The cycling of nitrogen in a terrestrial ecosystem determines its primary (and secondary) productivity, its diversity, and how much (and how) nitrogen is lost to the atmosphere and waters. In general, plant productivity is limited by the availability of nitrogen. Add a little more nitrogen, and not much changes. Productivity increases, but qualitatively, the ecosystem functions the same. Add a little more, and the ecosystem changes quantitatively, but not qualitatively. Productivity increases. N concentrations increase a bit, but it still is qualitatively similar to the unfertilized ecosystem.
Keep fertilizing the ecosystem with N, and eventually the ecosystem reaches a threshold. Not only does productivity increase, but a lot of other things change. Suddenly, plant N concentrations increase a lot. The plant community shifts towards plants that thrive under higher N. They have high N concentrations, they use alkaloids instead of tannins to defend themselves, their leaves are built to capture as much light as possible, rather than avoid capturing too much light. In the soil, the soil microbial community shifts and the richness of N causes N to start leaving the soils in ways it hadn't before. More NO3- comes out in the waters. More gaseous N is lost to the atmosphere.
This threshold has been repeated experimentally in individual ecosystems throughout the world. And we've seen it when we non-experimentally add a lot of N to pastures or croplands or even forests.
What we see at the plot level or even at the level of the stand or region could potentially have analogs at the planetary level. As humans fix more and more N and more and more N is added to the ecosystems, could the whole planet flip states and autocatalyze from a oligotrophic world to a eutrophic world? Could N limitation become the exception, rather than the rule.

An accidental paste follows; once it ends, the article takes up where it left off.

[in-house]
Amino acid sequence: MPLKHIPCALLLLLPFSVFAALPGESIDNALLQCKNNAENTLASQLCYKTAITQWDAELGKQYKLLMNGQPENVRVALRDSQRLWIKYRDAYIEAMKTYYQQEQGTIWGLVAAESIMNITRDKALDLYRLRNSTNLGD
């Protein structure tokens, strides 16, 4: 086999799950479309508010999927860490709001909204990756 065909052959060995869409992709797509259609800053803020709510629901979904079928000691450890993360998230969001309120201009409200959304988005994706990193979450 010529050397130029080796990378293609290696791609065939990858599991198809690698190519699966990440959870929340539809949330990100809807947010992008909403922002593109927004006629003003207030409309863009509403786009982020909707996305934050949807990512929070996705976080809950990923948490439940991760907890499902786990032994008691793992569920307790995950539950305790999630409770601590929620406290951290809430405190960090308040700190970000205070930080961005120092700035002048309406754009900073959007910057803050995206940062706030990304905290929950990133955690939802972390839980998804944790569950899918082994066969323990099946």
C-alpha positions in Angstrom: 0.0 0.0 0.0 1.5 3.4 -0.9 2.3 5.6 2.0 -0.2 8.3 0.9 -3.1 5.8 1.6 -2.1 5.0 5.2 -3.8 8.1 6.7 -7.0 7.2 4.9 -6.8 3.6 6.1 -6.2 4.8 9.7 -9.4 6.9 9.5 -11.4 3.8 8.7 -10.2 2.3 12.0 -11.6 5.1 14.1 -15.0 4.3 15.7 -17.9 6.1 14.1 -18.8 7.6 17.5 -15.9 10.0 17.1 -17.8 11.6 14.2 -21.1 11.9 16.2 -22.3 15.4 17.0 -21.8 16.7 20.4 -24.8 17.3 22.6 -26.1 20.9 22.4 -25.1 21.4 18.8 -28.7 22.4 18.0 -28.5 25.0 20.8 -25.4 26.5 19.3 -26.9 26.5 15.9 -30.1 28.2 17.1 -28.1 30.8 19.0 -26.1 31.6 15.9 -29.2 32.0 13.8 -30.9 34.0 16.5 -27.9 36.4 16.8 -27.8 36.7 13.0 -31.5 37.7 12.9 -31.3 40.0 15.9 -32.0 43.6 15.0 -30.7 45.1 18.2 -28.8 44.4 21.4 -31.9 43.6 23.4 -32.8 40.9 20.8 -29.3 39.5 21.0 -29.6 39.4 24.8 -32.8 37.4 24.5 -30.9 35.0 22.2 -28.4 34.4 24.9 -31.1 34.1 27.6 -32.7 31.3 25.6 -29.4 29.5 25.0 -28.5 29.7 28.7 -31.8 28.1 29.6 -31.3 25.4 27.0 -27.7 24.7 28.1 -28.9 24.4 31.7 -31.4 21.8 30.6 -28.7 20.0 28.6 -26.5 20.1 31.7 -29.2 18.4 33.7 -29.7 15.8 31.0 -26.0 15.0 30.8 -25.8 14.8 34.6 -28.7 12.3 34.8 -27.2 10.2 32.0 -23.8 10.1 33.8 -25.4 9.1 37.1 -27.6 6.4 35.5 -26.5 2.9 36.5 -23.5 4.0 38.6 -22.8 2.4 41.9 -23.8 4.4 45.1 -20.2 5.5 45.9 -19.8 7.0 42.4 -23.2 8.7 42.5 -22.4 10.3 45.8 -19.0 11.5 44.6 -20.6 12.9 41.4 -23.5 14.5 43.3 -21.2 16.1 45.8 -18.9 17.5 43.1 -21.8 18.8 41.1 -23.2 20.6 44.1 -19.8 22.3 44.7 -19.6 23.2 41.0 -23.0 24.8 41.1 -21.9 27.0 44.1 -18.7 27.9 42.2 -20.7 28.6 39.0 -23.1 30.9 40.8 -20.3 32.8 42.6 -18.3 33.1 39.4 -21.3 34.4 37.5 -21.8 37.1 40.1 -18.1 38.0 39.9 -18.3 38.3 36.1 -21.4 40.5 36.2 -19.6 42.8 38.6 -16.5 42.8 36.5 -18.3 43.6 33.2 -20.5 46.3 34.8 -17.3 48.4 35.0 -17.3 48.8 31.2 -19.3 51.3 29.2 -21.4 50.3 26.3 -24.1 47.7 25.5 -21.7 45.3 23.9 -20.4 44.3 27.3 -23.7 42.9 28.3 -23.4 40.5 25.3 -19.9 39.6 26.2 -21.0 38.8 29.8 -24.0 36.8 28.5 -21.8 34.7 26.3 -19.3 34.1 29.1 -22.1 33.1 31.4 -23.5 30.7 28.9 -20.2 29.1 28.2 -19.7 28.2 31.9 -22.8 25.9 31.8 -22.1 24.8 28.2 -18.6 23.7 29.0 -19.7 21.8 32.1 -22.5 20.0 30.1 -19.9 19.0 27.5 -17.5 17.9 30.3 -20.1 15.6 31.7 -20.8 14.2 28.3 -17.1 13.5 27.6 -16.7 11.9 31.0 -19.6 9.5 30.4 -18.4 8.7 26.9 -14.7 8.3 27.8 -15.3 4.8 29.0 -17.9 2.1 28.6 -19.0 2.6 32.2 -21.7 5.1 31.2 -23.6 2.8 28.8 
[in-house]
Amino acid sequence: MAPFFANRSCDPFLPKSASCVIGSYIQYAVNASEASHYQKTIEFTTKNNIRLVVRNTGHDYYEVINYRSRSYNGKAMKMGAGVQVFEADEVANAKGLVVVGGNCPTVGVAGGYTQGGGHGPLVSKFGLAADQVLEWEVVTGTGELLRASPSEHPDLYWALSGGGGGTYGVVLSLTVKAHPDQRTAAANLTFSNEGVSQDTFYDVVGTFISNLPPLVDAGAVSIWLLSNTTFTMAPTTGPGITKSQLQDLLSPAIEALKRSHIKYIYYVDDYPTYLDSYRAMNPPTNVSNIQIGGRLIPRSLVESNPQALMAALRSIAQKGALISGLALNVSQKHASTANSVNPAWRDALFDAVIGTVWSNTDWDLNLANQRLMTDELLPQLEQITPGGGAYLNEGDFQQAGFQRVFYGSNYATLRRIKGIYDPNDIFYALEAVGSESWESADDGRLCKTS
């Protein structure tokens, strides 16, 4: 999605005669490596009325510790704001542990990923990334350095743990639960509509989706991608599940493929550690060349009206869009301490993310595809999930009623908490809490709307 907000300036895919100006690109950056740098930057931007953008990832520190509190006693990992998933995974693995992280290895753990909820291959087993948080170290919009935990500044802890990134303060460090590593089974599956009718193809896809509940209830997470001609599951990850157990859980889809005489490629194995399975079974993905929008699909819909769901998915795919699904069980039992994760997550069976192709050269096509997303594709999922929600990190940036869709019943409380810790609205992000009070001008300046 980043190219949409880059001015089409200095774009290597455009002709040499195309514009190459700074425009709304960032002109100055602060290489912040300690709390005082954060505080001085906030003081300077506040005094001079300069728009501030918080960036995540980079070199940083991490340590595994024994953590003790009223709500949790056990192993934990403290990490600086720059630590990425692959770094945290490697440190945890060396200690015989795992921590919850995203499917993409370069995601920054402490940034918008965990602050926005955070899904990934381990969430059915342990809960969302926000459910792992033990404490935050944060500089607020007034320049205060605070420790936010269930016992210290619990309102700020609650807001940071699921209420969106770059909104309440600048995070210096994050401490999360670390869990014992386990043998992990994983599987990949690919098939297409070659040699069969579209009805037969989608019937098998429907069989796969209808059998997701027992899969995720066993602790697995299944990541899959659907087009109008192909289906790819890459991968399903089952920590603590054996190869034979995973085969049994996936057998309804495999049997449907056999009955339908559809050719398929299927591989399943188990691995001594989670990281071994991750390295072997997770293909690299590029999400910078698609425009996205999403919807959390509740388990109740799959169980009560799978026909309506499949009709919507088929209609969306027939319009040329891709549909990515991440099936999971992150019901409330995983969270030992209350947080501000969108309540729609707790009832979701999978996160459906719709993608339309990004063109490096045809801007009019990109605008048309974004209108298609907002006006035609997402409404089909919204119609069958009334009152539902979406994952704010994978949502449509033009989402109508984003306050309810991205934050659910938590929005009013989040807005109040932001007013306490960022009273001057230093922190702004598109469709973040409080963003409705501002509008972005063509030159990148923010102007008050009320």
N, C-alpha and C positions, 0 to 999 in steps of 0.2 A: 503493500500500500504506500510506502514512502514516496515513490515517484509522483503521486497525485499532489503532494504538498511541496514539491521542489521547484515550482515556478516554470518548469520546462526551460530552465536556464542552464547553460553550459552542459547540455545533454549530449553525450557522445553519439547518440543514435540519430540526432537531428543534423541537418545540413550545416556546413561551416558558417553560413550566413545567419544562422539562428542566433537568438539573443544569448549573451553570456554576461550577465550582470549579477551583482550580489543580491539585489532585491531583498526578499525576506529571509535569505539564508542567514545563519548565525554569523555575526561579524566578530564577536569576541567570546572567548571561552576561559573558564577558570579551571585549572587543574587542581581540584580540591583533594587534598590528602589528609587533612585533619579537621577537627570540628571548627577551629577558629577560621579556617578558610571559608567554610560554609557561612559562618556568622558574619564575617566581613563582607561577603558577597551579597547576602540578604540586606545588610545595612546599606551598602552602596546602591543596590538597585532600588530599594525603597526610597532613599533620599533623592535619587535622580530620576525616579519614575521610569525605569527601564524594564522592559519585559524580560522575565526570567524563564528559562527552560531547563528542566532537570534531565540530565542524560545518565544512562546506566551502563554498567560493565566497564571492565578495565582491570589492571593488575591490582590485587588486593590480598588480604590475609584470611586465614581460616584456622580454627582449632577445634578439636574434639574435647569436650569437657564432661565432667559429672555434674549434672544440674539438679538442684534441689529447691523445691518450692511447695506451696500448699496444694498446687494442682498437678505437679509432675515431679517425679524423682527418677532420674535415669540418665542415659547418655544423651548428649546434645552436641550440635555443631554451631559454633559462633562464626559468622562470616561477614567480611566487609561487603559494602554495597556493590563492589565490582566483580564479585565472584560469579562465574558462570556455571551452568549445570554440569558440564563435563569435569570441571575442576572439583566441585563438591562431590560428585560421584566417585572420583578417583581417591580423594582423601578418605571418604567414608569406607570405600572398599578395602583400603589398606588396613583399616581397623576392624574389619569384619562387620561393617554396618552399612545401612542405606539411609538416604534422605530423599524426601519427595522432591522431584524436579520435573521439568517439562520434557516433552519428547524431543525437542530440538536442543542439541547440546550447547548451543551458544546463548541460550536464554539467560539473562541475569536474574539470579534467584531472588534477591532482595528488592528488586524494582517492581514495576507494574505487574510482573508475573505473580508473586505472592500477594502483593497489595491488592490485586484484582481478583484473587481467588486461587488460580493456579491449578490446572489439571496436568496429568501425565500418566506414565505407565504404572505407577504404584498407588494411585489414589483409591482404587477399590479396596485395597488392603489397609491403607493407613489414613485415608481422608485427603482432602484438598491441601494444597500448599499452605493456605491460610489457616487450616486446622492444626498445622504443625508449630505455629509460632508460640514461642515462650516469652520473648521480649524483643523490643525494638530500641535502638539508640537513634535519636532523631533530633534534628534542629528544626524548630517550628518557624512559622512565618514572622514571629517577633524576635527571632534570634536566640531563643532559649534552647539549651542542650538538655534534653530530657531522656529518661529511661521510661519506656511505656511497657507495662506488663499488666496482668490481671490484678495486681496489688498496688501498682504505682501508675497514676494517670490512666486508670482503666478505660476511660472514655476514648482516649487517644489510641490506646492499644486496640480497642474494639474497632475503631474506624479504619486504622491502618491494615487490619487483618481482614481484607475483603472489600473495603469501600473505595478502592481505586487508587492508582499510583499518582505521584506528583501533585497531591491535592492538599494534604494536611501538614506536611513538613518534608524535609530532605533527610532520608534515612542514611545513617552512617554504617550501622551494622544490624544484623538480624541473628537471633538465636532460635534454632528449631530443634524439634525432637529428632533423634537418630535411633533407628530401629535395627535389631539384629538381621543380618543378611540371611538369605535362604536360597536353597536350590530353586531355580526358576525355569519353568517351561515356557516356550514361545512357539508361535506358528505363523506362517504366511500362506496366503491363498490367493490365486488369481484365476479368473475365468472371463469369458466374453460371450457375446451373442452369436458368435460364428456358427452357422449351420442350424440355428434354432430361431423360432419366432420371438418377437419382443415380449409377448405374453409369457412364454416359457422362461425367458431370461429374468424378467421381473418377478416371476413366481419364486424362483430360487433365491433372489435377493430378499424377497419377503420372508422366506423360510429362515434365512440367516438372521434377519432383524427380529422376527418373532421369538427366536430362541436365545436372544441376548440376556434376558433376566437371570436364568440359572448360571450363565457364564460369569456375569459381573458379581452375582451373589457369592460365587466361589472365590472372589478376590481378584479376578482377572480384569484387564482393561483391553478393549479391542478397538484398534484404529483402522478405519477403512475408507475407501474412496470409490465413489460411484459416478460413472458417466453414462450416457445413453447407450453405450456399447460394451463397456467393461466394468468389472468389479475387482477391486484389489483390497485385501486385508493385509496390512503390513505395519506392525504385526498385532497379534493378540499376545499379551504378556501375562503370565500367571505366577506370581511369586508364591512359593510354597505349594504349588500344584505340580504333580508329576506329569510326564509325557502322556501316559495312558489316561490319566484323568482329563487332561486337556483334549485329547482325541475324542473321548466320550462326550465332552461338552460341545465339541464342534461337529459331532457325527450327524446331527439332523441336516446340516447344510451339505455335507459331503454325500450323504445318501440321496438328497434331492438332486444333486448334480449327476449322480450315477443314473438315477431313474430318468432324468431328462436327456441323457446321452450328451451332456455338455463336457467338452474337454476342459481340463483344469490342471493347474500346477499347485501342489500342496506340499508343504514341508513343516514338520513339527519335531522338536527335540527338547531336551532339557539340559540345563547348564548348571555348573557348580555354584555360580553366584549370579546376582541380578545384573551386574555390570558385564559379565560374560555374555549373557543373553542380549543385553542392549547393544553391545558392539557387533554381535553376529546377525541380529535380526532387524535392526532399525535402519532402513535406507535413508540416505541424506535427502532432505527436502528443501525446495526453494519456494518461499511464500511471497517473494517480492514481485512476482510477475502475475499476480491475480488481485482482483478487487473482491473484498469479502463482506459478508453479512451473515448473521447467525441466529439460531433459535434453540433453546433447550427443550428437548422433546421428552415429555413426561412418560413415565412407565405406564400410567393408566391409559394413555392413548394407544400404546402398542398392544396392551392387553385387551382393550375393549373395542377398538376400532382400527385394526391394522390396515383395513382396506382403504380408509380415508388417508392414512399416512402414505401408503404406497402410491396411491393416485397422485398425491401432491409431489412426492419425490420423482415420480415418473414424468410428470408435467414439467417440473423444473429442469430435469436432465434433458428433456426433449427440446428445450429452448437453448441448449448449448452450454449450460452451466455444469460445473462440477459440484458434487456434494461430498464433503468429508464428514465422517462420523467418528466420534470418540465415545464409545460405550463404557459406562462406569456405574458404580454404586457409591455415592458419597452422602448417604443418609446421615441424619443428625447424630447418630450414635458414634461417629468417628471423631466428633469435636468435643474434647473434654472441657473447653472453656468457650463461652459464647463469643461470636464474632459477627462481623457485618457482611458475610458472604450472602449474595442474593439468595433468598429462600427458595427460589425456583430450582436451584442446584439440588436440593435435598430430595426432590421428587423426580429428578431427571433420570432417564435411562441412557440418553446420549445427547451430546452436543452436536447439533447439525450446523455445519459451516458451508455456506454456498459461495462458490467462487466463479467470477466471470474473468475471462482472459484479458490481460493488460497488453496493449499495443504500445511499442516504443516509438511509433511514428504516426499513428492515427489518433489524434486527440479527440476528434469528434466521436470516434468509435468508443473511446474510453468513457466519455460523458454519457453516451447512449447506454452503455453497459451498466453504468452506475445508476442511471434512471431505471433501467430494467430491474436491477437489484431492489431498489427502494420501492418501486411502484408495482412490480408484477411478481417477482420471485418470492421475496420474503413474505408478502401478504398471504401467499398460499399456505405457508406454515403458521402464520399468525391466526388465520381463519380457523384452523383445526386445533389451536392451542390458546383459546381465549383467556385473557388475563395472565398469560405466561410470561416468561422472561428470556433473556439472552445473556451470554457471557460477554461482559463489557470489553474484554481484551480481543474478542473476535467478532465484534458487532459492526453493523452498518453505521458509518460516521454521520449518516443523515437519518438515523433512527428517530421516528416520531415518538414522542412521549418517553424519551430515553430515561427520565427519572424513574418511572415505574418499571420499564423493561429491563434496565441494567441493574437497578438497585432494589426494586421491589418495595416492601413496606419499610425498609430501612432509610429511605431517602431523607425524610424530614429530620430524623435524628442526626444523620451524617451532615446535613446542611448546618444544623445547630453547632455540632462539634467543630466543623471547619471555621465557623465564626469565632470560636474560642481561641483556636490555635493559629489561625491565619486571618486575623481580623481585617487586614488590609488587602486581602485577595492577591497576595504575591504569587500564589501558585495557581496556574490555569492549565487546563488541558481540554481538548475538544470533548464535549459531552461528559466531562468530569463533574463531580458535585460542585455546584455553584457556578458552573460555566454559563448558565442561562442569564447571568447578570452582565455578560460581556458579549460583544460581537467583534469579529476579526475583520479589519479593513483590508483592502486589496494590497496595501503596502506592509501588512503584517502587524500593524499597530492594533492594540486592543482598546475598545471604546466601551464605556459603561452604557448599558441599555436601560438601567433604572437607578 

In 2009, Rockstrom et al. published their summary of the state of the earth in respect to Planetary Boundaries (see my 2012 post on the issue here). These planetary boundaries are planet-wide environmental boundaries or ‘tipping points’. Exceed these thresholds, and humanity is at risk.
In contrast, for the global nitrogen cycle, the status is the same as in 2009. We are apparently beyond the zone of uncertainty, and humanity is currently at high risk of exceeding a planetary threshold.
That sounds pretty dire.
But are we?
The basis for this assessment is from a recent paper by de Vries et al. 2013.
Reading the paper, apparently, for the planet to have exceeded a planetary boundary for N requires that one of the following (according to the authors) has exceeded safe operating space:
1) eutrophication of terrestrial ecosystems
2) eutrophication of marine ecosystems
3) acidification of soils and fresh waters
4) NOx, a greenhouse gas
5) ozone formation
6) groundwater contamination
7) stratospheric ozone depletion
There is really no evidence of too much tropospheric ozone or too much groundwater contamination for humans to safely inhabit planet. Soils do not appear to be becoming acidified due to N deposition and fertilization globally. NOx levels are not deathly high. Stratospheric ozone levels are still recovering from CFC phase-outs.
Therefore, if humanity has exceeded a biogeochemical planetary boundary, then there must be evidence of planetary-scale eutrophication of terrestrial or marine ecosystems.
In a future post, I'll examine the intellectual tension about this idea...